Building Winterization

According to the Alberta Urban Municipalities Association (AUMA), the heavier than average snowfall in Alberta this past winter was cited as a contributing factor for the roof collapse of more than two dozen buildings. A couple of high-profile examples include: the partial roof collapse of the older arena in the Town of Sylvan Lake shortly after midnight on January 20, 2014; and the roof collapse of the curling club in the Town of Drayton Valley in the afternoon of January 24, 2014 (several people were in the building at the time). The same pattern was reported in Saskatchewan communities, with high winds also cited.

Changing weather can impact any business; extreme cold, high winds, heavy snow and ice can immobilize a building, facility or entire area leading to physical property damage and interruption of business operations. Winter storms can also result in power outages, flooding, closed transport networks and blocked roads. Geographical locations that normally do not experience such extremes are now seeing these weather effects more frequently.

Examples of winter-related hazards include:

• Heavy snow or ice accumulation on building roofs, outdoor equipment, power lines, leading to potential collapse.
• Low temperatures causing freezing of water filled pipes, including process and sprinkler systems.
• Blocked roof drainage systems and gutters leading to back up of water and subsequent ingress into buildings.
• Temporary heaters creating potential fire hazards.
• Heating system failure leading to low temperatures within facilities.

Here are some tips to help minimize damage that may occur from winter weather:

• Make arrangements for snow removal from roads, roofs, gates, doorways, outdoor valves, fire hydrants, etc. It’s recommended that whomever you hire for this task be insured and/or bonded and have referrals or experience with these specific operations.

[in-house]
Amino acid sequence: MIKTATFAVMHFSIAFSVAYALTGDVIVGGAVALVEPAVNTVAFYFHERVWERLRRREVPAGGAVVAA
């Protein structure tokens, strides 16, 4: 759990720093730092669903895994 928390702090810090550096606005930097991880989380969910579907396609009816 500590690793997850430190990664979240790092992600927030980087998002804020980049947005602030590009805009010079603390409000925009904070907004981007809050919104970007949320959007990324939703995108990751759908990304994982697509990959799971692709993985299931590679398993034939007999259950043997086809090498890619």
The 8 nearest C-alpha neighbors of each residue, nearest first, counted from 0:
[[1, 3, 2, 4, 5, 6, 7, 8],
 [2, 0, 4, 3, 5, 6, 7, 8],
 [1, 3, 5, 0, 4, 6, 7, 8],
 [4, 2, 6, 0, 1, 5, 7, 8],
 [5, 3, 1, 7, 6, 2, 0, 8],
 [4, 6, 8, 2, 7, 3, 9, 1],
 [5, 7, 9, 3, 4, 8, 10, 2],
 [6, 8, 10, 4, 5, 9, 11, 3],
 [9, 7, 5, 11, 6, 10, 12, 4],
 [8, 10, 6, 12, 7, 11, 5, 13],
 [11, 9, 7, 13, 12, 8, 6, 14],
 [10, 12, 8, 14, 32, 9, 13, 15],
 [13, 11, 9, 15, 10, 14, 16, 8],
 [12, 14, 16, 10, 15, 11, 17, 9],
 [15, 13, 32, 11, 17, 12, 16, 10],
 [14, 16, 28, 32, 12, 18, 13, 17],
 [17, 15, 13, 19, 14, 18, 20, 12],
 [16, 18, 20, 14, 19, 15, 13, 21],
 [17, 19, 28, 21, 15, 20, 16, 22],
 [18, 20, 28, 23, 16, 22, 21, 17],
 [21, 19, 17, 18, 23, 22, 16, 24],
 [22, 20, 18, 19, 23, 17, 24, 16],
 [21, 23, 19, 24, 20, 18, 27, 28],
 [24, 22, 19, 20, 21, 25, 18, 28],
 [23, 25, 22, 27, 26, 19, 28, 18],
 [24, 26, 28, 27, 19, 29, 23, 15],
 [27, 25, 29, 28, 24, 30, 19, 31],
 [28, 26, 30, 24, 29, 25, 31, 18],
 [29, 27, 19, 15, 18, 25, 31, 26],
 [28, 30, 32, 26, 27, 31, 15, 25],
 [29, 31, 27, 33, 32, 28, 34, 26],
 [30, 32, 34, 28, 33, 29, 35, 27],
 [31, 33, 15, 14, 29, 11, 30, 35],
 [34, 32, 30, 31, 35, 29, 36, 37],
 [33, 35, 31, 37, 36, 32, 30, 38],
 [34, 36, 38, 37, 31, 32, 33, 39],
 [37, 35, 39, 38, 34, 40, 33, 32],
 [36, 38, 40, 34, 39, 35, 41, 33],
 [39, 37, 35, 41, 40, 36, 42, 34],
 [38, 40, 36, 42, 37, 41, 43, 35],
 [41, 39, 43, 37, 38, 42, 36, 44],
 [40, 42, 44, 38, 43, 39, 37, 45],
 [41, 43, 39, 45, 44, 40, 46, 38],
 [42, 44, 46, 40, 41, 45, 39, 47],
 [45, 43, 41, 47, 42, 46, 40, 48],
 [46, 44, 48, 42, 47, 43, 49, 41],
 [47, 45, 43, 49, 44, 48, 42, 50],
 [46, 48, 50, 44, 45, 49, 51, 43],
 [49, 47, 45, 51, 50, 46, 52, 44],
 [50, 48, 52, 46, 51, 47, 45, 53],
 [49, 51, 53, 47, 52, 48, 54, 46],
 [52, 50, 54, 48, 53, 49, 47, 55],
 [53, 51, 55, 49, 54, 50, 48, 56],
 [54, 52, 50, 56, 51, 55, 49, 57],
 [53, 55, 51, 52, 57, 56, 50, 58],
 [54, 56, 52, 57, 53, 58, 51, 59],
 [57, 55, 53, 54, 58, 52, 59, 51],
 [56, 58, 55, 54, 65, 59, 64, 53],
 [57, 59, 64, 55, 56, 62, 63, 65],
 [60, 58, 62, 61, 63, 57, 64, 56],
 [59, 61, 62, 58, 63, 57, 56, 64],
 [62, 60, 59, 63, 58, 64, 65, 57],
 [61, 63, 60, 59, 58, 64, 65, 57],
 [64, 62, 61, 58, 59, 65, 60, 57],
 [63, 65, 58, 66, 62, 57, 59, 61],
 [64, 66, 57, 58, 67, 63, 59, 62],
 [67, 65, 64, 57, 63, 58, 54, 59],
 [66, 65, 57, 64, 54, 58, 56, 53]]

• Identify and consider removing any large trees or limbs that could fall due to snow or ice loading and damage buildings, outdoor equipment, power lines, etc.
• Ensure all buildings are “weather tight.” Close all windows, doors, vents, etc. and seal any openings in exterior walls, ceilings, roofs, etc.
• Indoor temperature for all heated buildings should be consistently maintained above freezing or at minimum 4°C.
• All unoccupied or vacant buildings should be checked every 72-96 hours and a log maintained of every inspection.
• Evaluate your roof’s snow load capacity. Be prepared to remove excess snow build up during storms if necessary. The accumulations listed below are guidelines only, as ice or wet snow could result in a heavier load:

  • For commercial buildings, condominiums or apartment buildings, the Alberta Building Code states that removal should be considered after 20in or 50cm of snow accumulation.
  • For a typical house roof, snow removal should occur once 16in or 40cm has accumulated.

• Inspect roofs for any obvious structural or maintenance issues as repair as needed:

  • Cracked or bent beams, joists or columns.
  • Rusted or deteriorated decking.
  • Cracked or deteriorated roof coverings.
  • Any areas where water is pooling or accumulating.

• Verify all roof drains, drain pipes and gutters are free of debris and have proper water drainage.
• Inspect all heating systems (heating & boilers, furnaces, ovens, space heaters, etc.) to ensure proper operation.
• Inspect all process, water, fuel, steam, tanks, etc. lines subject to freezing for proper insulation. Check said systems for cracking, warping or any leakage.
• Drain any water laden equipment or piping located in unheated areas or unoccupied/vacant buildings.

Blog Author: Aliya Daya | Commercial Account Executive | Rogers Insurance Ltd.

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